It was a huge hit, peaking at number 10 on the Billboard Hot 100 chart in April 1971. I asked Michael if he and Tom Shipley were prepared for that level of success. “I have to say, it came as a big surprise to us, because we hadn’t even planned to record the song! We literally wrote the song just entertaining ourselves and to make our friends laugh.  And the first time we performed at Carnegie Hall we were opening for Melanie. And we went over really well, we had a few encores.  We basically ran out of songs, so we thought, ‘Well, let’s do that new song.’ We did, and everybody just loved it.  The president of the record company we were with came backstage and he said, ‘Aw, you need to record that—you’ve got to add that to the album!’ We were working on an album called ‘Tarkio.’ And so, it kind of took us by surprise. But we recorded it, and then the record company decided to release it as a single. And it went shooting up the charts… and we were in big trouble with the Nixon administration! He took offense; he tried his very best to have our song banned. Well, Randy, you’ve got to remember, this is when Richard Nixon had the FCC threatening radio stations with their licenses if they didn’t censor so-called ‘drug lyrics’ in rock’n’roll. And it was ridiculous, because I mean, that even included ‘Puff the Magic Dragon,’ John Denver’s ‘Rocky Mountain High.’ It was ridiculous. To us it was the equivalent of burning books! But thanks to some brave radio station heads, and people who wanted to hear the song, they played it anyway.” There were stations that refused to play “One Toke Over The Line”… and considering that even with the controversy it still peaked at No.10 in Billboard, Michael Brewer added, “Everybody thinks it probably could have gone to Number One had it not been for the controversy.”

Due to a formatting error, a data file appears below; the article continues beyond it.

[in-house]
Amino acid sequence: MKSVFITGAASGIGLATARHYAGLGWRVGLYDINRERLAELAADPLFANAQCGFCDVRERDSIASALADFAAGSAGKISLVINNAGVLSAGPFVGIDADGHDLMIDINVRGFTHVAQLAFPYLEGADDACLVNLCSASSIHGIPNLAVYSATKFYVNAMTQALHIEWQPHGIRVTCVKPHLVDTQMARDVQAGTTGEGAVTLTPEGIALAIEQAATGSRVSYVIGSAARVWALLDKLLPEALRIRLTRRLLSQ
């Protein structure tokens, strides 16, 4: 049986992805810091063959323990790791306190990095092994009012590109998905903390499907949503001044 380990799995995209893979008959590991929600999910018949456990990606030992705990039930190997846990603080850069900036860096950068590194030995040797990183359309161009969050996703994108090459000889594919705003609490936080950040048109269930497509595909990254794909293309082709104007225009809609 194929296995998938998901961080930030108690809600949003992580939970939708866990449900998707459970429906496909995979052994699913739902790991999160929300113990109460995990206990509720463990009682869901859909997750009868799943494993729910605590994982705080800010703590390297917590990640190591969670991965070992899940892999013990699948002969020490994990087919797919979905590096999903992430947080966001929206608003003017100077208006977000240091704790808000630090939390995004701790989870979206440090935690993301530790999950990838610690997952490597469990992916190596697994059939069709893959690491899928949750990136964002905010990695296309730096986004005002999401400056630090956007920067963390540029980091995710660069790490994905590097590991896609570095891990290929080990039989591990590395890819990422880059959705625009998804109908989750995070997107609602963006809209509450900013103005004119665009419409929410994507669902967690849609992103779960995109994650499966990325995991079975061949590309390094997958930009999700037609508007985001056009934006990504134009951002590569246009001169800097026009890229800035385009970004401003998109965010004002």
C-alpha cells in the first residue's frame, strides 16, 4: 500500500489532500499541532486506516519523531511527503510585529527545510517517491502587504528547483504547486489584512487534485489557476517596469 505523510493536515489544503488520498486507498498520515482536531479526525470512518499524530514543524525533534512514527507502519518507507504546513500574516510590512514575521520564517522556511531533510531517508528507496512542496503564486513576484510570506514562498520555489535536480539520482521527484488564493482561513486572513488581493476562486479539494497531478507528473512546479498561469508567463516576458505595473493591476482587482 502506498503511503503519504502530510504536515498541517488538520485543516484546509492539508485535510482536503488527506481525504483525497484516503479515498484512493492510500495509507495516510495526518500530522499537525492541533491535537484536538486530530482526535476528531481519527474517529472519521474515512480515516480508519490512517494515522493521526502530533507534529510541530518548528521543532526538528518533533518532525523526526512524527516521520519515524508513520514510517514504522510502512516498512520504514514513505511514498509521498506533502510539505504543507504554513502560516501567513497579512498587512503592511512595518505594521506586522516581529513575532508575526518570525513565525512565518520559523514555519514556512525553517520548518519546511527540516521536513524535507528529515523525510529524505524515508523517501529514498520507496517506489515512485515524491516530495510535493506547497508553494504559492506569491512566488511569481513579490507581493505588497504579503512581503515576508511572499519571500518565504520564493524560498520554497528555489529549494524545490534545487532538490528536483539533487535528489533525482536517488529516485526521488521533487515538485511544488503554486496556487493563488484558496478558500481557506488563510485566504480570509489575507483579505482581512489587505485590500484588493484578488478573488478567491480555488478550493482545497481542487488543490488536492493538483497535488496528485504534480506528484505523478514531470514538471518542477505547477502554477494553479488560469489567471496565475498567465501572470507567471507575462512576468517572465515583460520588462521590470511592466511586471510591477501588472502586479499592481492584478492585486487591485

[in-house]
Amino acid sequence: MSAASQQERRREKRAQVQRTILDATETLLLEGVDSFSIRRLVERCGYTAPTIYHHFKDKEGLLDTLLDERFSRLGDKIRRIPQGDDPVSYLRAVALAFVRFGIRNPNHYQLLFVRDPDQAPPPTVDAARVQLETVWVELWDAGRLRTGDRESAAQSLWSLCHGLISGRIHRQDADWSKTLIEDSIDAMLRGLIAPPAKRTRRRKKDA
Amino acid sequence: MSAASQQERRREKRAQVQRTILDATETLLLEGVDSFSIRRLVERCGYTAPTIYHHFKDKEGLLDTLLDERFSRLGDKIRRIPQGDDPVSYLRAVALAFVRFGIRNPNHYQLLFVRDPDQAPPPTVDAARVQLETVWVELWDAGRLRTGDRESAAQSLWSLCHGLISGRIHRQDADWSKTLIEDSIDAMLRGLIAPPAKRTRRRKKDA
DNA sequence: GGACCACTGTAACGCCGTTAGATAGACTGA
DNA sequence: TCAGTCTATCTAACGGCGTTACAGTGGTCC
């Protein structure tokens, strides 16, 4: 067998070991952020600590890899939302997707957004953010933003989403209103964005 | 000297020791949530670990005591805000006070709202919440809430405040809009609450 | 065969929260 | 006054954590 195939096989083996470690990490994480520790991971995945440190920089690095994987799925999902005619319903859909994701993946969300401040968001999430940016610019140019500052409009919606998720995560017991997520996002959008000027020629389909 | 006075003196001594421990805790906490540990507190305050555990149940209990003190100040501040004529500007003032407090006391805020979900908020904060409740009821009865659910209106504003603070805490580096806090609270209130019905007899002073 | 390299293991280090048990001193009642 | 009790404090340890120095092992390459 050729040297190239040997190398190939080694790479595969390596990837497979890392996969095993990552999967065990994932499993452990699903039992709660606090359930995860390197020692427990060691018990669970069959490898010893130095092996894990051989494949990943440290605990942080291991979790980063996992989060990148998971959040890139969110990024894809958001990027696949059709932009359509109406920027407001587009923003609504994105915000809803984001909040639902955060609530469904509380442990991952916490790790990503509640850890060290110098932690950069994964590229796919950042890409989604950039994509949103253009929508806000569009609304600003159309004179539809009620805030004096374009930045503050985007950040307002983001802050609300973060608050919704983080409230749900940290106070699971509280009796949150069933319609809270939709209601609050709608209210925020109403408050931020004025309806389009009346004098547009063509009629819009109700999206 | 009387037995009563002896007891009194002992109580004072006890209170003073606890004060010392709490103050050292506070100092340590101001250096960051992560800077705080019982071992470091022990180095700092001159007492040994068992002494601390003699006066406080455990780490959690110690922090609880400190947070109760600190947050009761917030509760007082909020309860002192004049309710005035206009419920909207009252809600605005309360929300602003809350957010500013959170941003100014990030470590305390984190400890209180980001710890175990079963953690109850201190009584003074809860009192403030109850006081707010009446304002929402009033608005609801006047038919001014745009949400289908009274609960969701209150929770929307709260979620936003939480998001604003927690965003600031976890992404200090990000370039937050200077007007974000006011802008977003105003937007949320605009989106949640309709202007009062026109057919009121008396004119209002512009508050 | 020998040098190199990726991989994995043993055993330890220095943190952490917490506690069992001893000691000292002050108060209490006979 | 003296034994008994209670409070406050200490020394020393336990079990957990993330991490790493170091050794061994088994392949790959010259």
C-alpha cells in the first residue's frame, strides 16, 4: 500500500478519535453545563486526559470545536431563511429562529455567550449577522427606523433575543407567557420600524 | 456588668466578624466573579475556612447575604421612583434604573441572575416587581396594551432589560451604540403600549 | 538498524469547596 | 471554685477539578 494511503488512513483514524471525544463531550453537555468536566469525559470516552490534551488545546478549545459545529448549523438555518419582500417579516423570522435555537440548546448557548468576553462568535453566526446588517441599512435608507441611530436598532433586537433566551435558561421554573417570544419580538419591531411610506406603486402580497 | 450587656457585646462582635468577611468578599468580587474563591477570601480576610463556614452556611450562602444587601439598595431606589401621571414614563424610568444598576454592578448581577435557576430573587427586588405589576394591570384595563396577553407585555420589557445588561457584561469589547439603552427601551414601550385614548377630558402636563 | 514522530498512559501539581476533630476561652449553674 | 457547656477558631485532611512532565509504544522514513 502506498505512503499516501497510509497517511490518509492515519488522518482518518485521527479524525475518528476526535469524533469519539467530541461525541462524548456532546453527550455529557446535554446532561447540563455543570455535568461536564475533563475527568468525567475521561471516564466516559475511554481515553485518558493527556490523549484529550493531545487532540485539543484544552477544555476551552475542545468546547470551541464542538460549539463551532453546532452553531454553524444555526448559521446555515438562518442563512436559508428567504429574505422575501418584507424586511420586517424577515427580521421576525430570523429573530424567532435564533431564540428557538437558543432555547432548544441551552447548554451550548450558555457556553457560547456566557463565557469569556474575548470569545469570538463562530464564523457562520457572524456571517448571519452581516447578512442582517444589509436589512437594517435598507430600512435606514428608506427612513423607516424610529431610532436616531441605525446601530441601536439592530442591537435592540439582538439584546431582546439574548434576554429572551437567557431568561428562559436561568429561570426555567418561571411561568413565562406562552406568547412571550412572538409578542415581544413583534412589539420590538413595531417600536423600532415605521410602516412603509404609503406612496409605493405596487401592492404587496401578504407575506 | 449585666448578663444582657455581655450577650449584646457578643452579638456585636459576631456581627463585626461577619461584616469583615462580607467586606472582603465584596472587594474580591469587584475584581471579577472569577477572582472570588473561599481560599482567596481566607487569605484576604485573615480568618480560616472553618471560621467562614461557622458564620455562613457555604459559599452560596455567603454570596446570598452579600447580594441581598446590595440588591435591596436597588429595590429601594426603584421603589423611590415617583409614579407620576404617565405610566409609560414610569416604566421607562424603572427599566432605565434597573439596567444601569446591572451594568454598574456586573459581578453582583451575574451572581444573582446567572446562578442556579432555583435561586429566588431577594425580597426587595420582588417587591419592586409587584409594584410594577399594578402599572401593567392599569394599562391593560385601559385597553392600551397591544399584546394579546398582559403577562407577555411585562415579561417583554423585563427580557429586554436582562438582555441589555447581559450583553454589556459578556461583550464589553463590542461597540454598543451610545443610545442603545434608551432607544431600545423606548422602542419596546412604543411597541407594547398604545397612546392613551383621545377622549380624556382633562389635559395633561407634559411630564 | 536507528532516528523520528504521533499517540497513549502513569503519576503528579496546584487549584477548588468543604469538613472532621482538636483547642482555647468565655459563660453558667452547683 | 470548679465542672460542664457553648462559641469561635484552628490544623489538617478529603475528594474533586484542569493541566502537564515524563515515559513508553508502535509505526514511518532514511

Being placed on President Nixon’s “White House Enemies” list is a badge Michael Brewer and Tom Shipley continue to wear with pride. Now, at the same time the controversy surrounding “One Toke” was peaking, the song was performed on, of all places, the Lawrence Welk TV show.  Welk had two of his squeaky-clean vocalists sing it, and Welk actually referred to the song as “a modern-day spiritual.”